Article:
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21 posts from May 2022

The future of philanthropy: A commentary by Keith Leaphart

May 09, 2022

Keyboard_red_donate_button_GettyImagesThe concept of “philanthropy” has long been synonymous with large foundations, corporations, the wealthy, and black-tie galas and other big events. However, in recent years, I’ve been seeing an ongoing shift—a shift that is going to create a new era of philanthropy that will involve more people and celebrate the collective impacts of everyday donors.

When the pandemic hit, organizations had to adapt their fundraising and outreach efforts. It was no longer possible to bring people together for in-person events or rely on the same strategies. While this drastic change was initially devastating for the sector, many charities quickly learned how to leverage technology and social networks to reengage donors and raise funds.

The future of philanthropy, which I believe is already here, is about connecting a greater number of people with the causes they care about through technology and the social ecosystem. We’ve already seen this concept emerge—especially among younger generations. On popular social media platforms like TikTok, Instagram, and Facebook, users can actively encourage their friends and followers to donate to causes in their profiles or for their birthdays through a single post or link. These capabilities make it easier for ordinary people to give and amplify their charitable impacts—which is key to the sustainability of philanthropy....

Read the full commentary by Keith Leaphart, founder and CEO of Philanthropi and board chair of the Lenfest Foundation.

(Photo credit: Getty Images)

The sustainable nonprofit: Optimizing operations for community impact

May 06, 2022

News_globe_keyboard_solution_GettyImages.jpgThe past two years have been defined by disruption, and for many individuals and organizations, the prospect of more change may be intimidating. In fact, half of respondents to a recent Innovation Process Design (IPD) survey of community foundations said they worry about overwhelming staff with process changes. In reality, however, thoughtfully examining and optimizing operations—the day-to-day organizational activities that define how an organization achieves its objectives—can actually help philanthropic and nonprofit organizations recapture time, improve accuracy, increase coaching, and otherwise enhance their community impact.

The COVID-19 pandemic has been a significant driver of change over the past two-plus years, as organizations scrambled to adjust to a rapidly evolving work environment and shifting community needs. According to the IPD survey, 92 percent of organizations installed virtual meeting systems to support a remote workforce, and 66 percent went paperless. Further, 66 percent of survey respondents reassigned job responsibilities and 61 percent overhauled operations.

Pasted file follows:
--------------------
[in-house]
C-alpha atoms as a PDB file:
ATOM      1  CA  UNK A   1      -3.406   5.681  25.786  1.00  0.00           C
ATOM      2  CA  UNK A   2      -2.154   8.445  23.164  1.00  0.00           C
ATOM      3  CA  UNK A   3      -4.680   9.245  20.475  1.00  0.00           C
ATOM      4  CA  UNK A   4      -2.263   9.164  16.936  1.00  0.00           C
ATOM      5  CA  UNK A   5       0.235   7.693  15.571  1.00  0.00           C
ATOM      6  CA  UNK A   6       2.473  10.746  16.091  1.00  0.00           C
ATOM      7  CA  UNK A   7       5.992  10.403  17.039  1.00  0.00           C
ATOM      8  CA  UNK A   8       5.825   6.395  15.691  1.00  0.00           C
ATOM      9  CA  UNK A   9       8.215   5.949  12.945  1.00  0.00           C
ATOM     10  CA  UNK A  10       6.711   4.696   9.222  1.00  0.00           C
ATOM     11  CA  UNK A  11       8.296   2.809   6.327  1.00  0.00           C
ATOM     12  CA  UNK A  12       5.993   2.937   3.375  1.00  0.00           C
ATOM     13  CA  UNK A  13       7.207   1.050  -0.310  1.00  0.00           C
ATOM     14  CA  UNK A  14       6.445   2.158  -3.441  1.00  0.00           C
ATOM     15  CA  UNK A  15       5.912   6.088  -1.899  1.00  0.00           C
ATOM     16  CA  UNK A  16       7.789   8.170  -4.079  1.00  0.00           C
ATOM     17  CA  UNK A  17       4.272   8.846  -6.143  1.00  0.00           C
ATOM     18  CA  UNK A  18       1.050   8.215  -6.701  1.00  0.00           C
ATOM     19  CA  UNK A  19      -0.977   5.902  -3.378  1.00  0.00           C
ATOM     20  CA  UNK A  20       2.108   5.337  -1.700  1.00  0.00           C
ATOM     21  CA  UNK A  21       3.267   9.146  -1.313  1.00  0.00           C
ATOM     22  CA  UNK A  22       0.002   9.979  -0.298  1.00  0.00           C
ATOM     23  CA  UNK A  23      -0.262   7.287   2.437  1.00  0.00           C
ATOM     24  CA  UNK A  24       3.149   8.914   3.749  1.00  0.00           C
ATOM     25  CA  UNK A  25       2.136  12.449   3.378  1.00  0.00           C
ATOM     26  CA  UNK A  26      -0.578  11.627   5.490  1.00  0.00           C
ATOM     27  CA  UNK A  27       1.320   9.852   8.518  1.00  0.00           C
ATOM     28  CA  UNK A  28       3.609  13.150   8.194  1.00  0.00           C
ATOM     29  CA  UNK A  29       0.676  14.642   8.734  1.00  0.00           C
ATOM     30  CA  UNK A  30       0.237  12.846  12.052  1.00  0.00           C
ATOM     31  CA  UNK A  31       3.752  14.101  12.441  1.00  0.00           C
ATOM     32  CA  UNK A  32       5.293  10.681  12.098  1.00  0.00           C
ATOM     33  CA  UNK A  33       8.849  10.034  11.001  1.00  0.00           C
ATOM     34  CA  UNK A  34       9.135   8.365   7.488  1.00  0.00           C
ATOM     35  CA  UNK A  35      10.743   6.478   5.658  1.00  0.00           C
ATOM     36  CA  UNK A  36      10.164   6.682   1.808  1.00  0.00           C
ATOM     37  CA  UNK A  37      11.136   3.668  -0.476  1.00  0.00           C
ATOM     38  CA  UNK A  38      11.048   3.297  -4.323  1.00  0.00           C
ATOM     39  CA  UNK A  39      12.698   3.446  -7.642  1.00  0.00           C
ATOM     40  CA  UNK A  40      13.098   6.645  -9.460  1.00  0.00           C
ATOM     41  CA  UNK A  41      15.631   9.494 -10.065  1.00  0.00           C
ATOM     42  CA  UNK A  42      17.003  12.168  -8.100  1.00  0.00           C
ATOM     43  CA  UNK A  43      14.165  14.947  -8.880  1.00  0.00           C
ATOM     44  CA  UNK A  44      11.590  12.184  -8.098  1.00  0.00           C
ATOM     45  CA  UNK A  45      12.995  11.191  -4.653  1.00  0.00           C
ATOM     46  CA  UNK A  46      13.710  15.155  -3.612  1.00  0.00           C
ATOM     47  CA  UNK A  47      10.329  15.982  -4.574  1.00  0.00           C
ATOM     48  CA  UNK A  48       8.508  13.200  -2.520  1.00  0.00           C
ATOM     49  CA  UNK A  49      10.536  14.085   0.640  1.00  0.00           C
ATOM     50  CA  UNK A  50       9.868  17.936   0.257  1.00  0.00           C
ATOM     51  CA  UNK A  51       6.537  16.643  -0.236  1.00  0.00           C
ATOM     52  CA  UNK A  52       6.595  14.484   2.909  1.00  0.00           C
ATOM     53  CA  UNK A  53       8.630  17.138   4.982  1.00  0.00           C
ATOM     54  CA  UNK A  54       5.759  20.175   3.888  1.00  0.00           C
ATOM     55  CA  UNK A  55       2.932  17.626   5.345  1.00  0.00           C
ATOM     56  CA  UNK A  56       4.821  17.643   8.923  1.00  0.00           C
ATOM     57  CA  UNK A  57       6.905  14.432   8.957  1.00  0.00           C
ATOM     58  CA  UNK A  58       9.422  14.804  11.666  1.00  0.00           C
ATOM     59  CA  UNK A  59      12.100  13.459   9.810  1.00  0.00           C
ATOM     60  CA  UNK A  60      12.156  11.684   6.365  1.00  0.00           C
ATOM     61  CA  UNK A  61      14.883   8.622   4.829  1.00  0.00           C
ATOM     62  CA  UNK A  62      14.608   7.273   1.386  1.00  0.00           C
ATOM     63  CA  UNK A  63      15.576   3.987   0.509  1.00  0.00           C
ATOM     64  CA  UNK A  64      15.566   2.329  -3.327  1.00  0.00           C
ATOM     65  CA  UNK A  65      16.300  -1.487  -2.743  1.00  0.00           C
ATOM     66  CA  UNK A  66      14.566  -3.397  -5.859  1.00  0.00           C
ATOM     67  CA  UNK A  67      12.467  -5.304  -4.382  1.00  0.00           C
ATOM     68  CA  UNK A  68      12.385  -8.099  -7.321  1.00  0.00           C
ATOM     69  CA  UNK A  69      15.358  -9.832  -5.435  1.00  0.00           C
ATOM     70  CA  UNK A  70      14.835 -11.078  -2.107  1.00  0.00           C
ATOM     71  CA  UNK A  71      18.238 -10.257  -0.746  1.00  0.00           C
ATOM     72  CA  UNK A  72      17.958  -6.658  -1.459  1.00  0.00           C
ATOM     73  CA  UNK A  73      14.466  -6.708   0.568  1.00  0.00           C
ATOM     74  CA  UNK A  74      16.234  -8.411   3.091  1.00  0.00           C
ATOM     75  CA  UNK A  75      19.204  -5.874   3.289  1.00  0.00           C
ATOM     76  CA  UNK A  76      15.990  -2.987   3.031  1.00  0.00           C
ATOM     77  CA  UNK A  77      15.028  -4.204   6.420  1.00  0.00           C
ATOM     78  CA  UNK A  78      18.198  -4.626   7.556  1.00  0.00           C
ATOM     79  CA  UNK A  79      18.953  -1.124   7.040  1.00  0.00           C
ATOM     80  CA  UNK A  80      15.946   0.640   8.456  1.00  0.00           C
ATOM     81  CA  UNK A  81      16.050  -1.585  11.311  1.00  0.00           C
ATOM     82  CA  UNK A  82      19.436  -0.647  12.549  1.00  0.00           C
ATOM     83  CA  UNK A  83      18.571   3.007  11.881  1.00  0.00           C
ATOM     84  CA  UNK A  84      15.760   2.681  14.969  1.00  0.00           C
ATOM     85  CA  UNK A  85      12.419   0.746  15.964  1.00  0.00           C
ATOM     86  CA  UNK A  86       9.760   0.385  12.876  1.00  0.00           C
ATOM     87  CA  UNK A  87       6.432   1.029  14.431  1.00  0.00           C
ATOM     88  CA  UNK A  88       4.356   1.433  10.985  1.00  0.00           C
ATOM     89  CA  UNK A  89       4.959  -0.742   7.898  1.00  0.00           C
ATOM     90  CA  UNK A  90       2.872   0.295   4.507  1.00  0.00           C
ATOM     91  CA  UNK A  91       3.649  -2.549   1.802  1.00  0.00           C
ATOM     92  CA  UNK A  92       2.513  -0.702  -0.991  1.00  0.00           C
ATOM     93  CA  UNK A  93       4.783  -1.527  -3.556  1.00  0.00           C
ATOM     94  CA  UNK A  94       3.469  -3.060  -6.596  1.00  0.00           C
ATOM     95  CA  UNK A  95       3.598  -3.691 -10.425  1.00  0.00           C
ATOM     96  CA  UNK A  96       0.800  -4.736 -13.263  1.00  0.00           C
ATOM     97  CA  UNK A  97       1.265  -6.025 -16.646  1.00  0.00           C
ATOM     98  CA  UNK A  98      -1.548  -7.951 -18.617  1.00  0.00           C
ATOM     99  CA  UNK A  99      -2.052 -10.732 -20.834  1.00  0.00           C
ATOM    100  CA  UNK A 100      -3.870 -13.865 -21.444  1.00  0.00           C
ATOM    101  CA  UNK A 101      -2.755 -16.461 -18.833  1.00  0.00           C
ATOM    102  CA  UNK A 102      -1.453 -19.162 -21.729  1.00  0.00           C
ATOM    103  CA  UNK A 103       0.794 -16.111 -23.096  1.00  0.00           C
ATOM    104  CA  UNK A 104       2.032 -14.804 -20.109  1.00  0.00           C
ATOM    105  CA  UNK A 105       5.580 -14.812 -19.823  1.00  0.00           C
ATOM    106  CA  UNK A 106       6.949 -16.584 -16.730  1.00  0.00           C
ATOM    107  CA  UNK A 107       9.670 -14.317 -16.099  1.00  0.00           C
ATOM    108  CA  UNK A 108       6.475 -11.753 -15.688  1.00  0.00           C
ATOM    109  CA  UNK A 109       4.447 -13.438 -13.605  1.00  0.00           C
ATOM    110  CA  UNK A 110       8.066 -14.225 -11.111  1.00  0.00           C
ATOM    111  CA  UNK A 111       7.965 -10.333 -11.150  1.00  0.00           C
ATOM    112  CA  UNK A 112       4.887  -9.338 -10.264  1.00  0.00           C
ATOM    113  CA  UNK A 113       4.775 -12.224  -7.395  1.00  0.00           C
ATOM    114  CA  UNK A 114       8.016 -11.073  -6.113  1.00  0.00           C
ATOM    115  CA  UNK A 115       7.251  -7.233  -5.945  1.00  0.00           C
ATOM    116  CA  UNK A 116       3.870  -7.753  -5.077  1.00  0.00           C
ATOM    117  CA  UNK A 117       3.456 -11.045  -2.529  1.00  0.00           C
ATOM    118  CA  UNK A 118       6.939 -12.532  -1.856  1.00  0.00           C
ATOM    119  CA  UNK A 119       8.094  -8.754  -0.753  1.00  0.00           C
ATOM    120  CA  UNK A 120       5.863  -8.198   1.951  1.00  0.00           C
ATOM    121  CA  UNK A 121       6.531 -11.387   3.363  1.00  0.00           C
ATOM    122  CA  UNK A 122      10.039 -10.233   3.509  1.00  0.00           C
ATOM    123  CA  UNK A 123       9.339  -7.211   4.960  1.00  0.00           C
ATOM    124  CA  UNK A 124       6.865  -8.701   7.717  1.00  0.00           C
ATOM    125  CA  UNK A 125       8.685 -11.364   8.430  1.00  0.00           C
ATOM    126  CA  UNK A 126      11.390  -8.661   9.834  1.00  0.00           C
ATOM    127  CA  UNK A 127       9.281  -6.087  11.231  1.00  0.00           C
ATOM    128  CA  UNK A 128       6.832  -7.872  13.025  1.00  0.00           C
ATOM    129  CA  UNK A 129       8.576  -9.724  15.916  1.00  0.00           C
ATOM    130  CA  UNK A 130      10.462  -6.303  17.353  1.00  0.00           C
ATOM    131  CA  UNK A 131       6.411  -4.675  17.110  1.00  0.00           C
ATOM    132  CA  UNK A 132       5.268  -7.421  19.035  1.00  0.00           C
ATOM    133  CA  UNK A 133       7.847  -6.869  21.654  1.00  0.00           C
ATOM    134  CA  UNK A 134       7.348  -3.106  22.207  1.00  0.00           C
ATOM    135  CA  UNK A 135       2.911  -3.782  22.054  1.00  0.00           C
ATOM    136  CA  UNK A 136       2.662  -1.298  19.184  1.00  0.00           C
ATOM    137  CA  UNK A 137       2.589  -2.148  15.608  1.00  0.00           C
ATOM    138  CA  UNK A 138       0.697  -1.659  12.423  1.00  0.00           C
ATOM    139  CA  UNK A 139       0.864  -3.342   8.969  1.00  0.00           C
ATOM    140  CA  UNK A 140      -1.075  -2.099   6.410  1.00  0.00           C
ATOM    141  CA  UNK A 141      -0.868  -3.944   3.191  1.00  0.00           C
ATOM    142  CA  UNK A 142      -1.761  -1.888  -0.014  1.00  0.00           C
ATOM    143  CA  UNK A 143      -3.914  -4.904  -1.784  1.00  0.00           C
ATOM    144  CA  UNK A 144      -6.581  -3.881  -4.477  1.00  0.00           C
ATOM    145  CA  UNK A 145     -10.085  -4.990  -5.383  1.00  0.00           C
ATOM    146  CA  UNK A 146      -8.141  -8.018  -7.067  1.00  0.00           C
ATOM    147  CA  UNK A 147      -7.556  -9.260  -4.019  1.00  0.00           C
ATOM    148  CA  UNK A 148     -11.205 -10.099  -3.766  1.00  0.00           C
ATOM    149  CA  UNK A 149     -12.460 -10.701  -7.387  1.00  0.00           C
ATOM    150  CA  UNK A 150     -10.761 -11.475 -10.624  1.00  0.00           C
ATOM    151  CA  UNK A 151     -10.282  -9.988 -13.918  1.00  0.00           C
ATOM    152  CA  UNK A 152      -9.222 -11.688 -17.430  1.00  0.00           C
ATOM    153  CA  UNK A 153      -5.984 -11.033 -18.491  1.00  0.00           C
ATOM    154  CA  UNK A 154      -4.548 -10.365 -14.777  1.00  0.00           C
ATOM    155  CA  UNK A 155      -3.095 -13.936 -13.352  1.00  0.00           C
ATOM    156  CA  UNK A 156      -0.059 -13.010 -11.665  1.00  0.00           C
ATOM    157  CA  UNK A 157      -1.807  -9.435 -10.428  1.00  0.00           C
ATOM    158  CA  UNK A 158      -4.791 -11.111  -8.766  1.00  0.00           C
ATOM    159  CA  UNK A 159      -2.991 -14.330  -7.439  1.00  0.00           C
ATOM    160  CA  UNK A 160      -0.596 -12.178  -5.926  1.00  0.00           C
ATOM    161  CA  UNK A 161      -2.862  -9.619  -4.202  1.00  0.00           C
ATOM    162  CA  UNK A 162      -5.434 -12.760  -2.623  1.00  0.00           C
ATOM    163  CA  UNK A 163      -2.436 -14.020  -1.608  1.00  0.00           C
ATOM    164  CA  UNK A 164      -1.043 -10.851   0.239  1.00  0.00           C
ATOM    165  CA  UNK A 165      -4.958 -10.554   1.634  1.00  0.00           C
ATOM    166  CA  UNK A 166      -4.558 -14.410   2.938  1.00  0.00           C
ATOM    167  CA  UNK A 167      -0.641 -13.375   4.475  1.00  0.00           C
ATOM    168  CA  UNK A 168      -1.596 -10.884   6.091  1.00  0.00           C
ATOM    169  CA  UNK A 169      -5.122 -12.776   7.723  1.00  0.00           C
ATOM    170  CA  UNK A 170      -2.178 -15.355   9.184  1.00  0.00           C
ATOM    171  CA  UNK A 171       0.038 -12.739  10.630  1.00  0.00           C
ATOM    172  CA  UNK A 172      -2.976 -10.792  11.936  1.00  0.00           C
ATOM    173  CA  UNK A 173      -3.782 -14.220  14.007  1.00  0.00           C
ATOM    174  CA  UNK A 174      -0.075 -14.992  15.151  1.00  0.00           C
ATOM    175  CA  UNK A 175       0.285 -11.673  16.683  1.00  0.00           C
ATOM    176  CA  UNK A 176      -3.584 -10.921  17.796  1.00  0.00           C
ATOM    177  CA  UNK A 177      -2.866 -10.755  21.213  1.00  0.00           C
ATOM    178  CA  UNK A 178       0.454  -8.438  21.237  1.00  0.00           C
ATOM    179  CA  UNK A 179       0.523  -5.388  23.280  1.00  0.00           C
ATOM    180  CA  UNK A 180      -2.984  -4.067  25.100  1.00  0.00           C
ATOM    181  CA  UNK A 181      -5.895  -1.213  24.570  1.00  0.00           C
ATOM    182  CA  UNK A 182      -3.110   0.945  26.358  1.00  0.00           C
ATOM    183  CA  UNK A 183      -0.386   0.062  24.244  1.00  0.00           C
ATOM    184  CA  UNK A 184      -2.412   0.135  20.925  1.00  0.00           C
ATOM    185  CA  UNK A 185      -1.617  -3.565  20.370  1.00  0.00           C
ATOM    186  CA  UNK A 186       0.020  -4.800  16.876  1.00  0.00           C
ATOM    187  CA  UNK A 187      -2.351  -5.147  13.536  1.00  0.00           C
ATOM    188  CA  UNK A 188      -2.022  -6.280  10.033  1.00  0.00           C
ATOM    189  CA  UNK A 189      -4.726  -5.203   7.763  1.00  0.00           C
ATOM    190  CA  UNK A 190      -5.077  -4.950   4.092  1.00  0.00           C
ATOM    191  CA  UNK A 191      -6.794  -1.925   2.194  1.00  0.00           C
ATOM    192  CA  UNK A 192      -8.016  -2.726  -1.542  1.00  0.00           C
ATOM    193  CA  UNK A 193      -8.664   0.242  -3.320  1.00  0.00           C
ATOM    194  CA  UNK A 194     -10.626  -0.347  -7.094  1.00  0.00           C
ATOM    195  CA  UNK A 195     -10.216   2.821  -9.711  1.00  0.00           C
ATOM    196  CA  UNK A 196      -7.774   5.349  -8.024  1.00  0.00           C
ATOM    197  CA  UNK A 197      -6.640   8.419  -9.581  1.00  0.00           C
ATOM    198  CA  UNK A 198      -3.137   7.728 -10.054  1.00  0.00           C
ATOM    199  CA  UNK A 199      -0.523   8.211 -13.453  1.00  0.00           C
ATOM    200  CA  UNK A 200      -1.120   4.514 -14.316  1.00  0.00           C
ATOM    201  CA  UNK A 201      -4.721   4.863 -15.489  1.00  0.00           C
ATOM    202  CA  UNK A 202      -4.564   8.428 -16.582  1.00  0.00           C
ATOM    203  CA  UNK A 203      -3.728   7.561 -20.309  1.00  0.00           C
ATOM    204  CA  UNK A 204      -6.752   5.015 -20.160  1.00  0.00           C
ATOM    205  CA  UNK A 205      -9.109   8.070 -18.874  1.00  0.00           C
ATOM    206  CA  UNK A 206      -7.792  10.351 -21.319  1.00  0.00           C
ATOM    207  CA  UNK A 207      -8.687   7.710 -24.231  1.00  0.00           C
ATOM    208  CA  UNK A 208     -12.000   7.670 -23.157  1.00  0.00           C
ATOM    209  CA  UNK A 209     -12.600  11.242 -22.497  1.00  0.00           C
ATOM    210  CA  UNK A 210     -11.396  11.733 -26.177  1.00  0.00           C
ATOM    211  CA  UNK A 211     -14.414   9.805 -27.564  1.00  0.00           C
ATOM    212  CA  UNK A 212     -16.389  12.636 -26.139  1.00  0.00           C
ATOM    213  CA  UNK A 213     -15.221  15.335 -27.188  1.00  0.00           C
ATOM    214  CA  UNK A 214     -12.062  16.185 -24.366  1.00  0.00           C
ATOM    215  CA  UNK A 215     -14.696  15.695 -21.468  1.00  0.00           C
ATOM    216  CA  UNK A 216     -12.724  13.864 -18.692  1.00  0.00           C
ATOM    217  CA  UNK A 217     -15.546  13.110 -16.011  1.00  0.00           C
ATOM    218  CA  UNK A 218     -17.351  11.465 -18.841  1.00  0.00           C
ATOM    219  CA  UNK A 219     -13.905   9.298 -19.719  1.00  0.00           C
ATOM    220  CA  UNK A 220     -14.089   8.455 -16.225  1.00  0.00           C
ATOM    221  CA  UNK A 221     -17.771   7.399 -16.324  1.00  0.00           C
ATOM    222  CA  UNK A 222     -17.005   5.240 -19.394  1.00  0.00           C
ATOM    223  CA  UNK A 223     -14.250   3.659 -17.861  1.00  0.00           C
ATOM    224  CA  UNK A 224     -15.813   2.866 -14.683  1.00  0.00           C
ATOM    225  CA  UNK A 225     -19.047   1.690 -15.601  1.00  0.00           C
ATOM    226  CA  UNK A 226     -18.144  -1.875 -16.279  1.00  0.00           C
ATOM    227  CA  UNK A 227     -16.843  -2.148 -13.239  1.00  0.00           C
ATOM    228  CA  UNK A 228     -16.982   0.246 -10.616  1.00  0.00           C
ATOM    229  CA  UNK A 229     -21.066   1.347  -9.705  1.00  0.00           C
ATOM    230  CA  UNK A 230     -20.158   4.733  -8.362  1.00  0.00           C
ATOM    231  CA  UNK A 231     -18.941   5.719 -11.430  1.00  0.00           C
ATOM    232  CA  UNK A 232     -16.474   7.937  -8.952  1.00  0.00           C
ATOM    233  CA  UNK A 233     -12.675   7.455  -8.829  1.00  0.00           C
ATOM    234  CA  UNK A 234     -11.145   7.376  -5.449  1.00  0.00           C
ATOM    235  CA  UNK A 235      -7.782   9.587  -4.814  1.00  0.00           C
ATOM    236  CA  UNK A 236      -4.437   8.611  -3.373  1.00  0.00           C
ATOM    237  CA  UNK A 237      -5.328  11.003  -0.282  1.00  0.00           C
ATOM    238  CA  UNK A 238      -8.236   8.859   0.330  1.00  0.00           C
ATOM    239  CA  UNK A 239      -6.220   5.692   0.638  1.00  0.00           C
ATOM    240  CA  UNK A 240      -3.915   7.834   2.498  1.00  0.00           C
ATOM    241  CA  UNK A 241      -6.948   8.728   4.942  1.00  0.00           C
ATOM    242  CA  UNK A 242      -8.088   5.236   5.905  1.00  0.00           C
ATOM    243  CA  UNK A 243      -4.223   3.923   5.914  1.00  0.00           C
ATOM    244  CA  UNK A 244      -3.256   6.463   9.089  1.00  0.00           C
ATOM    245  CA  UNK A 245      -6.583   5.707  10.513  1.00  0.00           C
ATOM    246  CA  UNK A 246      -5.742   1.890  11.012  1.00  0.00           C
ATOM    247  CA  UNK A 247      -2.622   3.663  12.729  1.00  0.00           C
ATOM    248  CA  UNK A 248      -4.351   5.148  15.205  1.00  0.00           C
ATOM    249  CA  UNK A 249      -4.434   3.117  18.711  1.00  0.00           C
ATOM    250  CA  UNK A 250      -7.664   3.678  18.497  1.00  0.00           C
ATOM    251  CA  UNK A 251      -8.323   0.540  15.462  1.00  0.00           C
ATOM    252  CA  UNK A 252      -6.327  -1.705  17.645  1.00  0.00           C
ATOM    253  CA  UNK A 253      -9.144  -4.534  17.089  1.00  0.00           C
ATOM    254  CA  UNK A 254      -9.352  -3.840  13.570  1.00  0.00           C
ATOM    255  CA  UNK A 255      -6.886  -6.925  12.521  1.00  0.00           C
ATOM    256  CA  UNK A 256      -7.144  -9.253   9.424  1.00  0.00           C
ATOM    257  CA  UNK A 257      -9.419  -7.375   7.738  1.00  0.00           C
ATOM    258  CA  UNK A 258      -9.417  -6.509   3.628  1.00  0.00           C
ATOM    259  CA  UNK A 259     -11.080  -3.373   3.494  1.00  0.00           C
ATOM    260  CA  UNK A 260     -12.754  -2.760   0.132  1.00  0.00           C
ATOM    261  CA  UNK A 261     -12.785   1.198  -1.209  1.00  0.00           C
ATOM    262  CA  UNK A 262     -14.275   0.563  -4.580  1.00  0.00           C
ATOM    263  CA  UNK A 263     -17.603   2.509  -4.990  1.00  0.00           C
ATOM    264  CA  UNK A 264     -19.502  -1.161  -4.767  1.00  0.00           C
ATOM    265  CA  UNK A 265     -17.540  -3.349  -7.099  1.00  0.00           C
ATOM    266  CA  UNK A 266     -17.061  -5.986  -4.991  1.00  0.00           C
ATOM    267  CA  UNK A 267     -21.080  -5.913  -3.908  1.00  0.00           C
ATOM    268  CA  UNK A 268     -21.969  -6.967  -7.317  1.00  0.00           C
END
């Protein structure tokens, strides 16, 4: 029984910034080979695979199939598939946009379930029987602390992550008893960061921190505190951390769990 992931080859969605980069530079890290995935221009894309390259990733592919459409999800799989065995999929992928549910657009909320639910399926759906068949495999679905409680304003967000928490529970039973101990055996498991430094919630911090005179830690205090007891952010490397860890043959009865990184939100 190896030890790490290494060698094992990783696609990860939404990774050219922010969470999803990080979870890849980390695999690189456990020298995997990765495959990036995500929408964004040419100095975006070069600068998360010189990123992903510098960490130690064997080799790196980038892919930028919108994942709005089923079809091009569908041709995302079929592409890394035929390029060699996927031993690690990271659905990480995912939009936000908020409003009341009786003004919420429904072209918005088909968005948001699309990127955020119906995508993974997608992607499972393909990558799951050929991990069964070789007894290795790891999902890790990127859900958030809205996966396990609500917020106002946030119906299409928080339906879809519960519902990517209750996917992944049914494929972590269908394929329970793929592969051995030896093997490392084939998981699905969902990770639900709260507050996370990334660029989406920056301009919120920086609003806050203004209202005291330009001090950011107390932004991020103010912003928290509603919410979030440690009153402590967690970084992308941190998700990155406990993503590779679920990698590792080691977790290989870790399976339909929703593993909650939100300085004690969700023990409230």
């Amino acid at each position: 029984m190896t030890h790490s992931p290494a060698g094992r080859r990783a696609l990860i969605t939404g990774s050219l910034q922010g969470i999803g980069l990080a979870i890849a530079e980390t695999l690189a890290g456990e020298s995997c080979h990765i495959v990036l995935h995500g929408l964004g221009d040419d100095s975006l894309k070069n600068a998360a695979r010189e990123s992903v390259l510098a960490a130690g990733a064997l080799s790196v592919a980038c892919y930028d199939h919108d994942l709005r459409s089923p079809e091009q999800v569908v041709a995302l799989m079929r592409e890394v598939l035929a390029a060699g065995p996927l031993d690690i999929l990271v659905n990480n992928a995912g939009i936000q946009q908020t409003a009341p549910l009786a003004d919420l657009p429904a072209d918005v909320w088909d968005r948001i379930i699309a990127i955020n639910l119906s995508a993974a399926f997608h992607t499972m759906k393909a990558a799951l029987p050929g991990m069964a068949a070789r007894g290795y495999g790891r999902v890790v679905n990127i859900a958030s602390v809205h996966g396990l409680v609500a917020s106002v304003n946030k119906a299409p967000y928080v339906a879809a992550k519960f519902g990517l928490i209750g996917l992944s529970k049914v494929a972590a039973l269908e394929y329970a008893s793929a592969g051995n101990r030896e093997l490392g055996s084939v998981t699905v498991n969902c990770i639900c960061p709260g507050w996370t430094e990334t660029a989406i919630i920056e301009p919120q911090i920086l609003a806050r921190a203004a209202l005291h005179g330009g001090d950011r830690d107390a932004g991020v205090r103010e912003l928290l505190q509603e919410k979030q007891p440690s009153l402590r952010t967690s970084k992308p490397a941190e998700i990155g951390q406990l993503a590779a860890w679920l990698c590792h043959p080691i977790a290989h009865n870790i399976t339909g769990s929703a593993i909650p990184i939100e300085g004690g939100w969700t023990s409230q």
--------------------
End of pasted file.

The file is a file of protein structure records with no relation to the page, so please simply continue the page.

Now, with two-thirds of organizations anticipating appreciable growth as the pandemic eases, changes are likely to continue through 2022 and beyond. Quite simply, organizations will have to make changes if they hope to keep up with demand. In light of that anticipated growth, 65 percent of organizations plan to bring in a major new operation in the coming year, 83 percent plan to expand or add programs, and 43 percent plan to create or execute a new strategic plan....

Read the full column article by Lee Kuntz, founder and president of Innovation Process Design Inc. 

(Photo credit: Getty Images)

The consequences of climate change: A commentary by Kathy Stevens

May 05, 2022

Cricket_Photo by Janet Holmes_Catskill Animal Sanctuary At Catskill Animal Sanctuary, we’re deeply connected to the 150 acres that have been our home for the past 21 years: warm pastures where contented cows sunbathe, ponds where ducks swim for hours, fields for horses to run and roll in, and graceful willows dipping their branches low for goats to nibble on.

Each year, Earth Day invites us all to reflect on our relationship to the land—particularly as we see the impact of human activity on our beloved planet. And at Catskill Animal Sanctuary, the evidence is all around us.

Our vanishing trees

The consequences of climate change are being felt across the globe, with climate refugees (often already vulnerable people) at the forefront of this emergency. While we are more geographically fortunate than many, we, too, are experiencing changes at our Hudson Valley refuge that can’t be chalked up to the vicissitudes of “weather”....

Read the full commentary by Kathy Stevens, founder and executive director of Catskill Animal Sanctuary.

(Photo credit: Janet Holmes)

A Just Transition: A Q&A with Ozawa Bineshi Albert, Monica Atkins, and Marion Gee, Co-Executive Directors, Climate Justice Alliance

May 04, 2022

Headshots_ozawa_bineshi_albert_monica_atkins_marion_gee_climate_justice_alliance_PhilanTopicLaunched in 2013, Climate Justice Alliance (CJA) is an alliance of 82 urban and rural frontline communities, organizations, and supporting networks working to advance a Just Transition away from extractive systems of production, consumption, and political oppression and toward resilient, regenerative, and equitable economies. Ozawa Bineshi Albert, Monica Atkins, and Marion Gee have led the organization as co-executive directors since July 2021.